MERCED -- A petition to revoke the medical license of a Merced surgeon with a history of sexual harassment incidents going back about two dec- ades was filed last week with the Medical Board of California.
Dr. Gregory DiCarlo, 67, has a practice at 411 W. 20th St. in Merced.
This is not the first time DiCarlo's conduct has come under scrutiny by the medical board. He completed a five-year probation in 2011 for the same issues, including allegations of inappropriate touching and sexual comments, according to board records.
On Thursday, DiCarlo said he recently learned about the case filed against him by the medical board. "I think they are very trivial," he said of the allegations. He declined to make any further comments.
The accusation to revoke his license for alleged unprofessional conduct was filed by the board following a mental health evaluation completed in August 2012 despite his successful completion of probation.
That psychiatric report found he has a condition that triggers his sexual misconduct, board records show.
The psychiatrist who conducted the evaluation said it was clear treatment DiCarlo was receiving hasn't worked and the threat of losing his medical license has failed to get him to change his behaviors.
"Therefore, I believe that Dr. DiCarlo's behavior represents an unacceptable danger to his patients and other professionals working with him," he said in his August report.
Frank Miller, a medical board official, said DiCarlo's previous cases, going back to 1993, are being used in this revocation action to establish a history of his conduct and prove that there's a pattern to his behavior.
Miller said it takes time to review claims against physicians, and the process can drag out if multiple incidents are being examined. "We still need to do our diligence to investigate," he said.
Miller said he wasn't able to speak as to why the board is looking at DiCarlo's case again.
DiCarlo resigned from Mercy Medical Center in 2010 in the midst of the latest accusation regarding his conduct.
The first complaint against DiCarlo occurred in January 1993 when a surgical technician accused him of sexual harassment and inappropriate touching, according to board documents. She claimed he pinched her, made comments of a sexual nature and tried to lie on top of her while she was resting in a lounge.
In October of the same year, DiCarlo allegedly engaged in inappropriate physical contact with a nurse, who filed a sexual harassment lawsuit against him and Merced Community Medical Center -- now Mercy Medical Center -- board documents show.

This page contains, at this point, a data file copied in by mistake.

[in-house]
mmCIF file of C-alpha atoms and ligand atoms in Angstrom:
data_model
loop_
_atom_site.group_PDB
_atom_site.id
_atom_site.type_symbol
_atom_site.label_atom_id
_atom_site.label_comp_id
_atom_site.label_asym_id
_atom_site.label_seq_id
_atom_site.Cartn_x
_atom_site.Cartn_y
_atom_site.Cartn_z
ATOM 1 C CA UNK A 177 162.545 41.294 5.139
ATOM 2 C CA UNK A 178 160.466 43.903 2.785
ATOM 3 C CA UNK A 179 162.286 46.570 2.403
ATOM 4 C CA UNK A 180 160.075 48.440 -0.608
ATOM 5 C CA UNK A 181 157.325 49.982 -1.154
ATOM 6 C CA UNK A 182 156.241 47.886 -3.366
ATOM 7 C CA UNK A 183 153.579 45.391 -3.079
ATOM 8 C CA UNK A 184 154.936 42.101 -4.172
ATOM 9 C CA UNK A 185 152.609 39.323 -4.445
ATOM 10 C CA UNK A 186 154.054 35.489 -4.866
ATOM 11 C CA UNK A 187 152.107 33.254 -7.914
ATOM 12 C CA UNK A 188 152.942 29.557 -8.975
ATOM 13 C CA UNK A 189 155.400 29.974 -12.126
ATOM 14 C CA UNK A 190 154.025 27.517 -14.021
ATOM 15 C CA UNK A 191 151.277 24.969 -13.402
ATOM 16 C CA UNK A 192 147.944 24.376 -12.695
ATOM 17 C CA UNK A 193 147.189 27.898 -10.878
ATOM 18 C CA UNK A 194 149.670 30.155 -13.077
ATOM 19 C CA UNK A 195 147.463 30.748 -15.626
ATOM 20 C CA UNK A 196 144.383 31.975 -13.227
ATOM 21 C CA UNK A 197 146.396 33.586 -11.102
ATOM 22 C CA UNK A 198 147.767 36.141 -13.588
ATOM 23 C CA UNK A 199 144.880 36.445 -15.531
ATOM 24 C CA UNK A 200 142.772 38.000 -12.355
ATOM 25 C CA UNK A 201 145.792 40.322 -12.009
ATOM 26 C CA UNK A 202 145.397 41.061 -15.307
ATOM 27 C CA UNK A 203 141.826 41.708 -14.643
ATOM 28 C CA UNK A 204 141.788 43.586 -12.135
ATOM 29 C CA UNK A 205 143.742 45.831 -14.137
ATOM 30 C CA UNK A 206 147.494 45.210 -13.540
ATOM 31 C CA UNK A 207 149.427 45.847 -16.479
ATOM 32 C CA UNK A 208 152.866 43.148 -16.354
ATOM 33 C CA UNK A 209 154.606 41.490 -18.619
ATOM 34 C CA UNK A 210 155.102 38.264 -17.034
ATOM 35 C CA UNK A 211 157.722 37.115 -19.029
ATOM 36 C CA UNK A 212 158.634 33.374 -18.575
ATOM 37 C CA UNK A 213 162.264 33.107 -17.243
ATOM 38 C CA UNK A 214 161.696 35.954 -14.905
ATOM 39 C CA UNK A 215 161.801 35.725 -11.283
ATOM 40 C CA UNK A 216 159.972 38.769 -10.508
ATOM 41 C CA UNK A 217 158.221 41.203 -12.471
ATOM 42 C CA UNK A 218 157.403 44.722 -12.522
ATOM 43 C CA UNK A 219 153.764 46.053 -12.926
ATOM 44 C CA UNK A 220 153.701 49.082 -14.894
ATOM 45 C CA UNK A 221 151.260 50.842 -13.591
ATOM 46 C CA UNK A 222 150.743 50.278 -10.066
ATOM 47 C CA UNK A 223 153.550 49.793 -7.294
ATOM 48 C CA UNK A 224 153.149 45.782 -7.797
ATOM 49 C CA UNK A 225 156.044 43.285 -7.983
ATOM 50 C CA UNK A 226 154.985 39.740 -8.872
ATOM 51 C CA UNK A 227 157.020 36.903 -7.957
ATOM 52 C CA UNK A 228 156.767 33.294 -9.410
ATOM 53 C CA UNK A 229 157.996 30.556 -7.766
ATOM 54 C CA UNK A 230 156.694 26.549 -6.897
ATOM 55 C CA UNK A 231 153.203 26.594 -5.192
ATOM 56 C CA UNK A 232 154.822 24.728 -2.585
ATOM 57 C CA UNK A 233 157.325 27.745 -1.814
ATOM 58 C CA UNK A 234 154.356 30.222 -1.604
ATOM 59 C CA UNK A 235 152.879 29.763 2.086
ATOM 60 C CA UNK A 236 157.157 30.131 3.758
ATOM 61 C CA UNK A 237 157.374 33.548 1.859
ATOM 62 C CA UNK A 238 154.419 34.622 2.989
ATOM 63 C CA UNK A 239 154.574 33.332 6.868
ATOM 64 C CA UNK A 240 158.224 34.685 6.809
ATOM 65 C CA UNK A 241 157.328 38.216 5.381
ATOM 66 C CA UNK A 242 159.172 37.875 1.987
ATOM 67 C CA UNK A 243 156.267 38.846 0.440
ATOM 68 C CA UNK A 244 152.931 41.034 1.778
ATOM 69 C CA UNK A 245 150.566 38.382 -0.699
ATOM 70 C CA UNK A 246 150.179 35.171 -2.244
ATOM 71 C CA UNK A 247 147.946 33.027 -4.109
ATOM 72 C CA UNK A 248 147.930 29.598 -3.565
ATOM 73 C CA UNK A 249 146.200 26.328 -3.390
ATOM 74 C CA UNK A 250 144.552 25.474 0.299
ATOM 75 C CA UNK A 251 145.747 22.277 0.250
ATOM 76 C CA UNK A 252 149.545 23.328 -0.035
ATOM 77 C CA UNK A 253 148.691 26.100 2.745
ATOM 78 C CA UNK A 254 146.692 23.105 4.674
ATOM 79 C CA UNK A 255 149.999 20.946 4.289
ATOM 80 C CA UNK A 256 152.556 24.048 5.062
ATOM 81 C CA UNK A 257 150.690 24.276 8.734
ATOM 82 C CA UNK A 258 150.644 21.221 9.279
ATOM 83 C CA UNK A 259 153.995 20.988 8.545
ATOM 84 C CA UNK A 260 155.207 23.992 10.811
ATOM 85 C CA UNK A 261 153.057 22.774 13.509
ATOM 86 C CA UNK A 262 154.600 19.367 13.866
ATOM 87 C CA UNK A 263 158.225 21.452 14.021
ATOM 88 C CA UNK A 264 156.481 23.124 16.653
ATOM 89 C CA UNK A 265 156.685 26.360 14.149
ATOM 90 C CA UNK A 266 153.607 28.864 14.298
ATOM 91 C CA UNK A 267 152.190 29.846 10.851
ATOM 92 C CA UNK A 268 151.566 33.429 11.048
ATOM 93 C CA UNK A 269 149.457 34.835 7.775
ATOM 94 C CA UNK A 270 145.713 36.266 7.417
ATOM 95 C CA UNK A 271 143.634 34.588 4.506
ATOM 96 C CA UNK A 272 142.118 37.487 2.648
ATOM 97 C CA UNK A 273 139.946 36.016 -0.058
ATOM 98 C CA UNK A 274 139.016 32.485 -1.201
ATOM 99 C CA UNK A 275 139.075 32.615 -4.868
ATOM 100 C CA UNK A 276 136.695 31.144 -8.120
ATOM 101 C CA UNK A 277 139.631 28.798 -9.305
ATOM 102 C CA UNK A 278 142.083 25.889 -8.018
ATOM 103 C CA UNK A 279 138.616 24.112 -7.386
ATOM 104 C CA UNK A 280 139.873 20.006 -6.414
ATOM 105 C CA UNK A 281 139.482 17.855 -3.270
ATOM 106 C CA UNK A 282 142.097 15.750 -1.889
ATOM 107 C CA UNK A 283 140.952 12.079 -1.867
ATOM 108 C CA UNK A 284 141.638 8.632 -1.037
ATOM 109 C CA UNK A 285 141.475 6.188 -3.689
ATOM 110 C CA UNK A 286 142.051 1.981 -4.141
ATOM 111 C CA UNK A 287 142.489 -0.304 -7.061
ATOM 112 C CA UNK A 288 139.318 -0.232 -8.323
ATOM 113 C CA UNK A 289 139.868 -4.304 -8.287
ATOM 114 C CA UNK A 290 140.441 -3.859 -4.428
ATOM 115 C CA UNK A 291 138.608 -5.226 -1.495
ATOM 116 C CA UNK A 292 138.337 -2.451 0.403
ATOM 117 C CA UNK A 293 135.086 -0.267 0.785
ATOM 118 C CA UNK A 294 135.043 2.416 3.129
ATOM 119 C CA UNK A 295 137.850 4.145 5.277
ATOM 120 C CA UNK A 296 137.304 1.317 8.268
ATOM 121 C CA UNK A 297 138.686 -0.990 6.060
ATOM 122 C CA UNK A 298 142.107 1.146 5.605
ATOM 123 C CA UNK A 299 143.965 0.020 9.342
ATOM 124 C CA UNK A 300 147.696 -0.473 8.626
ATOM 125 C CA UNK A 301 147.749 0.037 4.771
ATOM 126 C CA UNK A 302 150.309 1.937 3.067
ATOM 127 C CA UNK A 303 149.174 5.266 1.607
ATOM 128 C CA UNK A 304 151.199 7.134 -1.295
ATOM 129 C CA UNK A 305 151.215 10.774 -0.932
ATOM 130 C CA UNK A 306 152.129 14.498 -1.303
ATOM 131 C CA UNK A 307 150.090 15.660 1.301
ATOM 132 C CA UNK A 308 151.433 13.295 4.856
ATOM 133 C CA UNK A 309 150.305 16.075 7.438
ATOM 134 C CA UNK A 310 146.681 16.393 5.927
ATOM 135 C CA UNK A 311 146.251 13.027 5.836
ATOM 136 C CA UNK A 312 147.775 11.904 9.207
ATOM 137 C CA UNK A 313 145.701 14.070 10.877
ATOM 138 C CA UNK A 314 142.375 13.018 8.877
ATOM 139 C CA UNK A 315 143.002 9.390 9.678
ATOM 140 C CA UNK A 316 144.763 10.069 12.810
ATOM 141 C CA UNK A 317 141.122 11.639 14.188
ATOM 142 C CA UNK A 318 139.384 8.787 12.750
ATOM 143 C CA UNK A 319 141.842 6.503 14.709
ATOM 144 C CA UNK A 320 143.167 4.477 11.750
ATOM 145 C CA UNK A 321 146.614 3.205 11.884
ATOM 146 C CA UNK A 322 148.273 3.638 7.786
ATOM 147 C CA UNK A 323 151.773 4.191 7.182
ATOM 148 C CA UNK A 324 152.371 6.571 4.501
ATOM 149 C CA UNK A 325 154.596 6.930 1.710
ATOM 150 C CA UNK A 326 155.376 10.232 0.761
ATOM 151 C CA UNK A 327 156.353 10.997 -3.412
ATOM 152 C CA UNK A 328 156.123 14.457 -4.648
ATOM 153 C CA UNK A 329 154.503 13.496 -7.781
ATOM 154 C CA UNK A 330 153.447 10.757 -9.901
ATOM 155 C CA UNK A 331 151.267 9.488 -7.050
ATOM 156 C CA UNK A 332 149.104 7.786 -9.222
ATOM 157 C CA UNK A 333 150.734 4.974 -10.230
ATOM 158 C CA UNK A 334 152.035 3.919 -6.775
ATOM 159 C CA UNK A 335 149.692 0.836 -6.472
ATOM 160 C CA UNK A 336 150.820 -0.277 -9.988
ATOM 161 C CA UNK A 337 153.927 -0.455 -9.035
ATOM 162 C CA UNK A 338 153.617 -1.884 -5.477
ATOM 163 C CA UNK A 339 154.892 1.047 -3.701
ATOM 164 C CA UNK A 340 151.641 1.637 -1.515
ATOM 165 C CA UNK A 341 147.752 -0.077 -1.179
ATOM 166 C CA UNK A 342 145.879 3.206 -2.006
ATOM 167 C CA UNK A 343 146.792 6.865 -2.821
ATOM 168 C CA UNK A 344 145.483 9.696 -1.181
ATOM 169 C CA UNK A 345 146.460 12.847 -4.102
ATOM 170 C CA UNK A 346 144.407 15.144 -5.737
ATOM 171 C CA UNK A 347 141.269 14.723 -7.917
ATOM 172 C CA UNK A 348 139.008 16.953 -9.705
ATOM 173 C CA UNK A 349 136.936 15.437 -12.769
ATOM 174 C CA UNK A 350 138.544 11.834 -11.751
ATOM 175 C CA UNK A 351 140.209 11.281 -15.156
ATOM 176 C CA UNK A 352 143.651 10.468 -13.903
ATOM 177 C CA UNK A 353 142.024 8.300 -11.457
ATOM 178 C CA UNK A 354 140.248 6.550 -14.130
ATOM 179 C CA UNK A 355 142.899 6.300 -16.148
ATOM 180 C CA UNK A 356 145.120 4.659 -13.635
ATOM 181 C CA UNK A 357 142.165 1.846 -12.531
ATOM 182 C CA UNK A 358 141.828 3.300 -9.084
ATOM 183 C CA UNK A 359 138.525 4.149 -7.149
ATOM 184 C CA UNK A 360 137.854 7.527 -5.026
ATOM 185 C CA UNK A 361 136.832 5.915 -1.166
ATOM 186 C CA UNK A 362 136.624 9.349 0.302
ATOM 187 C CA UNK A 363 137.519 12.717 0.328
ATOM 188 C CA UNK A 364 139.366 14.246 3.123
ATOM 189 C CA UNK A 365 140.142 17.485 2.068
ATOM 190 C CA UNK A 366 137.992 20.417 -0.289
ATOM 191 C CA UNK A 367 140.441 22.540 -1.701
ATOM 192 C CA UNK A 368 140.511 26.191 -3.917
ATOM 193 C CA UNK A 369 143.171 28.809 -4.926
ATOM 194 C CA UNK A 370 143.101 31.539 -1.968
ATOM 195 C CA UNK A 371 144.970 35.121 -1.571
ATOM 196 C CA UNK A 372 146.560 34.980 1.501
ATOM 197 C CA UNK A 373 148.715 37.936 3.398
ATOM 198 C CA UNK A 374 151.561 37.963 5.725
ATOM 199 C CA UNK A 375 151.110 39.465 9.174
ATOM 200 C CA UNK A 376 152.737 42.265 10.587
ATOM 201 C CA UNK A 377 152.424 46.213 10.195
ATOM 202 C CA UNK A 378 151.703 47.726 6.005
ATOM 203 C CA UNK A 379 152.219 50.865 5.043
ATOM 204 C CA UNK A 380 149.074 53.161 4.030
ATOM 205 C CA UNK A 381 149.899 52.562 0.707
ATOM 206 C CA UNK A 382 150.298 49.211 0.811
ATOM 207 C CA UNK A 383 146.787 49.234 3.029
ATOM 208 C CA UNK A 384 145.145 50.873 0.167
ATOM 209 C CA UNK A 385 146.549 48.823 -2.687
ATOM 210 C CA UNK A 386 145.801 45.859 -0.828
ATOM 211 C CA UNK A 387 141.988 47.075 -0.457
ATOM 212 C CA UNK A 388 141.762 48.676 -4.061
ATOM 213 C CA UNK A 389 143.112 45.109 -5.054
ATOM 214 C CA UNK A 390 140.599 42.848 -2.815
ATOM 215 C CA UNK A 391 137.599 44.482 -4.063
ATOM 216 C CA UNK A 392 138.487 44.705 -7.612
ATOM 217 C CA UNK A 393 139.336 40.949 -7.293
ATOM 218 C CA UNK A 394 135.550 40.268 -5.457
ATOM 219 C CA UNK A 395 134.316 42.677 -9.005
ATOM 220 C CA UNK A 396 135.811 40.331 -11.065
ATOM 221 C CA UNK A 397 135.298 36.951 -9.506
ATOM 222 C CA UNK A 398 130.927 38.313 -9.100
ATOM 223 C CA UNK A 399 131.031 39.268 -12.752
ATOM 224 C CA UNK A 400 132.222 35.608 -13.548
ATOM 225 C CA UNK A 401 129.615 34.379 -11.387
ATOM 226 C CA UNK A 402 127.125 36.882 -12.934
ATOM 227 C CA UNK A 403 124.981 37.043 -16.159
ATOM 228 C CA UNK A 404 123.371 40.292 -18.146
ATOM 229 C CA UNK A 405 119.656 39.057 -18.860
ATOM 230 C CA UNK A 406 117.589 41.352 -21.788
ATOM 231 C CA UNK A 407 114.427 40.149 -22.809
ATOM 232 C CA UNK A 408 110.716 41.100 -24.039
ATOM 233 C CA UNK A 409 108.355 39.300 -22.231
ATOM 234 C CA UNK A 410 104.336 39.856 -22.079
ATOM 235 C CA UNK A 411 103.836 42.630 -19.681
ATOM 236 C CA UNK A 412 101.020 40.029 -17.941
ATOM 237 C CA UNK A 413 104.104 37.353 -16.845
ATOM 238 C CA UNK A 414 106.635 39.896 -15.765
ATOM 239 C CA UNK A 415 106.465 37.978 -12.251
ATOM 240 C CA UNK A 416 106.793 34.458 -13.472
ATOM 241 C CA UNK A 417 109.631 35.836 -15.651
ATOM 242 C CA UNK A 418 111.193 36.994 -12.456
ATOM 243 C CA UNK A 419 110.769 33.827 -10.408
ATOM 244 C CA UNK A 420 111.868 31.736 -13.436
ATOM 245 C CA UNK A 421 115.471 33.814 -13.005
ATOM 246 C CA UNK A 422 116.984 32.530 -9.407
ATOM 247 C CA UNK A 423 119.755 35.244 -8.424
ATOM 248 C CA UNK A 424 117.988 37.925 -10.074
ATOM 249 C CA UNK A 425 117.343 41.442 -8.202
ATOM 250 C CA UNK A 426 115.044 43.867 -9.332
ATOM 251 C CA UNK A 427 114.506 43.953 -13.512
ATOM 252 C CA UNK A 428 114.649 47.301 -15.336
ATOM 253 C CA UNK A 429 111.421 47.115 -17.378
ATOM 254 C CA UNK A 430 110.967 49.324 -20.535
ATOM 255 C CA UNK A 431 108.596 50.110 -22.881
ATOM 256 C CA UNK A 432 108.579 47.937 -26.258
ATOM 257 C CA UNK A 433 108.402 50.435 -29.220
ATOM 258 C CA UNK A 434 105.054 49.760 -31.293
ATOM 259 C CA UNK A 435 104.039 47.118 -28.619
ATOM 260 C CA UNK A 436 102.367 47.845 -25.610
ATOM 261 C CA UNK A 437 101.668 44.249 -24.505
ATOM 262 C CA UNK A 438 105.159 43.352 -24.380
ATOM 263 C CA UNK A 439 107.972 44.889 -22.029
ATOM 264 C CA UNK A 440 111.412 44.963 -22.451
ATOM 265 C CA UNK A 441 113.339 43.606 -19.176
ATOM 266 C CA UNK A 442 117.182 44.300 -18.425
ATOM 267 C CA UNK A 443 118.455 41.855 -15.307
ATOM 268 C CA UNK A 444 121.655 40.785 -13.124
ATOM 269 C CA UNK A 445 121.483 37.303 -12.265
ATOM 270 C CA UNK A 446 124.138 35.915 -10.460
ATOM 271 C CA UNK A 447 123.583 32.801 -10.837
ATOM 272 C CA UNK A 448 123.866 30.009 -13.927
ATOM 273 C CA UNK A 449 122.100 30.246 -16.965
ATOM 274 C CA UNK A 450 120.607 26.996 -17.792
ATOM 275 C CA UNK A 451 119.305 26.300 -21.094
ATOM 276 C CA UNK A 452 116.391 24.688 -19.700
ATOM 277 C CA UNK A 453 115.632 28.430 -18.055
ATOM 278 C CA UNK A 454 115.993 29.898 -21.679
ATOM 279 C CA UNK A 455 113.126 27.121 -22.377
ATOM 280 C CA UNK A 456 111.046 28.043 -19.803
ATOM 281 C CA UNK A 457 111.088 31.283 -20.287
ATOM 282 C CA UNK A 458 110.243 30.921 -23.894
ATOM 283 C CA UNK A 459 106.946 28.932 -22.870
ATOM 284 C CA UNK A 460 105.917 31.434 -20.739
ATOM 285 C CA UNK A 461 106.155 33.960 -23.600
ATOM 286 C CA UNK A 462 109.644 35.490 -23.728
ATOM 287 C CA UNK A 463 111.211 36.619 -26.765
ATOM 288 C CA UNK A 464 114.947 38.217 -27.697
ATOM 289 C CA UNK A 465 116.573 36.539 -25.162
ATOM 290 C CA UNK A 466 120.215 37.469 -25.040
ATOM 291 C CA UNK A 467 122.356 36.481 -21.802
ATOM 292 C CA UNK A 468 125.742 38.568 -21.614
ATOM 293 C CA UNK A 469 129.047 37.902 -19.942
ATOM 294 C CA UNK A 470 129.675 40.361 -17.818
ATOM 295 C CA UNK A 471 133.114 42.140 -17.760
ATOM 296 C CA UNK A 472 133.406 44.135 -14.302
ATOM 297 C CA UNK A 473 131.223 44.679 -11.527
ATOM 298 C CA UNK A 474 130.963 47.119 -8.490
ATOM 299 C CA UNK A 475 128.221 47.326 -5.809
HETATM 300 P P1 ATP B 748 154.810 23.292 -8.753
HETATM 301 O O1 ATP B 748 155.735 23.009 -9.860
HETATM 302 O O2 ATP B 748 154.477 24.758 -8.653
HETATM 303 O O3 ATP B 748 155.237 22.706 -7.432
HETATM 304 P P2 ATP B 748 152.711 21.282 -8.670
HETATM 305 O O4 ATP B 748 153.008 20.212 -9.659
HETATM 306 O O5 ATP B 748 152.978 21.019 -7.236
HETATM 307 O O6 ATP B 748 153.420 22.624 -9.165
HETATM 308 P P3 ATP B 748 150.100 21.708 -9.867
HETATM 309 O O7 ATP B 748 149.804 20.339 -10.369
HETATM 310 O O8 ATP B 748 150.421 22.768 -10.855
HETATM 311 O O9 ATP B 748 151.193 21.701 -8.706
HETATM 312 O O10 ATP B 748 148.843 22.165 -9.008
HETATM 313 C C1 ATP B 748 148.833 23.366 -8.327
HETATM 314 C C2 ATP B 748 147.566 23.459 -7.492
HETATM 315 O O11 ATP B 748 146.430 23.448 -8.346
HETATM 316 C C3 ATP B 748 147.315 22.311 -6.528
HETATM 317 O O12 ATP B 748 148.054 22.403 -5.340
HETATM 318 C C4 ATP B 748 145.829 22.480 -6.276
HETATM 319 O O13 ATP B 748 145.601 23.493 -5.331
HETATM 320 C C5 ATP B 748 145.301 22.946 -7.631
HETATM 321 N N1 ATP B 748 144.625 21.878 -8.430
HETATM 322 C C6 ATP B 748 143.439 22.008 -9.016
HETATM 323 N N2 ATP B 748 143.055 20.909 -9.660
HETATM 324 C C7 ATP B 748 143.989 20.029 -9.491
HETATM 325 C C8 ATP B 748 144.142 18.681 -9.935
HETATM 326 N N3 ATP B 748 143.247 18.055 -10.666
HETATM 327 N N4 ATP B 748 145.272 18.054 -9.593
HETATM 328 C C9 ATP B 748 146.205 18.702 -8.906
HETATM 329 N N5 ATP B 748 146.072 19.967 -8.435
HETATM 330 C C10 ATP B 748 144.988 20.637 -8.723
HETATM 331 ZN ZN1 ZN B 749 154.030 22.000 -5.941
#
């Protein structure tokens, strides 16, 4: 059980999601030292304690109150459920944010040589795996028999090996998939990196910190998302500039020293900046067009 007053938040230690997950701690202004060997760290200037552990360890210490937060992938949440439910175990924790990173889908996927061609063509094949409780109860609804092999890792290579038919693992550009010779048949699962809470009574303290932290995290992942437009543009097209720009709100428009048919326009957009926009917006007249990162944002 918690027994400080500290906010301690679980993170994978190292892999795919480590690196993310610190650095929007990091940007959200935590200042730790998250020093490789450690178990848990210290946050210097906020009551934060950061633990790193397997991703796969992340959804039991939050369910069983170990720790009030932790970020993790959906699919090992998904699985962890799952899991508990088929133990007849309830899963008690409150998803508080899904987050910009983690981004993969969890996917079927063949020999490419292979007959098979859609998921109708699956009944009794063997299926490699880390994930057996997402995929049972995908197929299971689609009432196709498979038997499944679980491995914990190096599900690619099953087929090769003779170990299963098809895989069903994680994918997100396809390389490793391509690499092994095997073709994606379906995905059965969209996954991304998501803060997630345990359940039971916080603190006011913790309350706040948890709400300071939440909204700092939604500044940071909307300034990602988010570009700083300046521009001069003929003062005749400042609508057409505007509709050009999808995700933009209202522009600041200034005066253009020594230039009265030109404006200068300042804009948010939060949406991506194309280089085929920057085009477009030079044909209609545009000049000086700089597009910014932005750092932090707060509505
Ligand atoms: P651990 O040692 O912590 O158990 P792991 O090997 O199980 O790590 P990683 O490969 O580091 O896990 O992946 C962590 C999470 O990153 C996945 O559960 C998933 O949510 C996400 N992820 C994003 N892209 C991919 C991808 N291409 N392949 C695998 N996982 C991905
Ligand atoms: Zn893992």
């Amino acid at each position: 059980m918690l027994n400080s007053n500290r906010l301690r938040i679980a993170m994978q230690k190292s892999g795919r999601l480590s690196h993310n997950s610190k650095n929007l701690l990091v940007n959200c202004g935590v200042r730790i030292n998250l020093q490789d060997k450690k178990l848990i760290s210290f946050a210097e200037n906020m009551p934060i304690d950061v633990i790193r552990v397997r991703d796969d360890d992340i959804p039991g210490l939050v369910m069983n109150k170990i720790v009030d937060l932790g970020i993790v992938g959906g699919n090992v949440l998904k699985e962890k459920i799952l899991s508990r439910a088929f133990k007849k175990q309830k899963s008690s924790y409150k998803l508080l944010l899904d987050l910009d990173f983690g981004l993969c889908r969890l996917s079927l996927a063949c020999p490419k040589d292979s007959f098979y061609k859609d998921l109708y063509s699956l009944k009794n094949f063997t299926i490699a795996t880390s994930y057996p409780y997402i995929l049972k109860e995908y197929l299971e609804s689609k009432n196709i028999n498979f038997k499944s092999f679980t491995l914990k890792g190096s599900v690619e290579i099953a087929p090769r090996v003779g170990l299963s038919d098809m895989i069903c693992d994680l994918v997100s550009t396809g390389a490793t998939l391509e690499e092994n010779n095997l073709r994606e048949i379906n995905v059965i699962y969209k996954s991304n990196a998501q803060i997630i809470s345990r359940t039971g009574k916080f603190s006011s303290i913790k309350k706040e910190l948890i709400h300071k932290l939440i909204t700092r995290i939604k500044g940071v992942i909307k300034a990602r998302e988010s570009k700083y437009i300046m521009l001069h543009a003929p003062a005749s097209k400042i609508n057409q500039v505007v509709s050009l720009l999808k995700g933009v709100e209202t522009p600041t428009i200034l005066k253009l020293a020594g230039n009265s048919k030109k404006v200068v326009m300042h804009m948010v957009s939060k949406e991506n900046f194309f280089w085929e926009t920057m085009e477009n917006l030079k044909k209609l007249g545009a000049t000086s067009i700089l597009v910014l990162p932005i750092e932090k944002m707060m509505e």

In his deposition in the sexual harassment case, DiCarlo admitted "swatting her on her butt" and touching other female staff members inappropriately on as many as six other occasions, according to board documents.
Over the years, board documents show, other sexual harassment complaints were filed against DiCarlo.
In 2005, the state medical board filed an accusation against DiCarlo based on charges that he had "engaged in sexualized and inappropriate behavior with female medical staff." A year later, the board reached a settlement with the doctor to revoke his medical license.
However, the revocation was put off for undisclosed reasons, and DiCarlo was placed on a five-year probation with various conditions, including that he complete a "professional boundaries" course and submit to a psychiatric evaluation, the board documents show.
During his probationary period, board documents indicated DiCarlo continued his inappropriate behavior. Four more complaints were made, but two of them were by the same woman who later retracted her complaint, documents show.
The latest incident occurred in 2010, just before he resigned from Mercy.
In August 2012, DiCarlo had his second psychiatric evaluation, which was sent to the medical board.
In his report, the psychiatrist diagnosed DiCarlo with "paraphilia NOS and impulse control not otherwise specified." Paraphilia is a condition in which a person's sexual arousal and gratification depend on fantasizing about and engaging in sexual behavior that is atypical and extreme, according to Psychology Today.
Dr. Sidney Wolfe of Public Citizen, a watchdog group that ranks medical boards annually, said doctors with sex-related offenses are not adequately disciplined.
In the Washington, D.C.-based nonprofit's 2012 ranking of medical boards, California was No. 28 for its rate of serious disciplinary actions from 2009-2011.
"California's is not one of the best medical boards," Wolfe said. "California does not do very well and this is an example of that."
Miller said the state medical board follows an enforcement-process chart with cases and there are a number of factors that would go into the ultimate decision regarding DiCarlo's medical license.
Reporter Yesenia Amaro can be reached at (209) 385-2482 or email@example.com.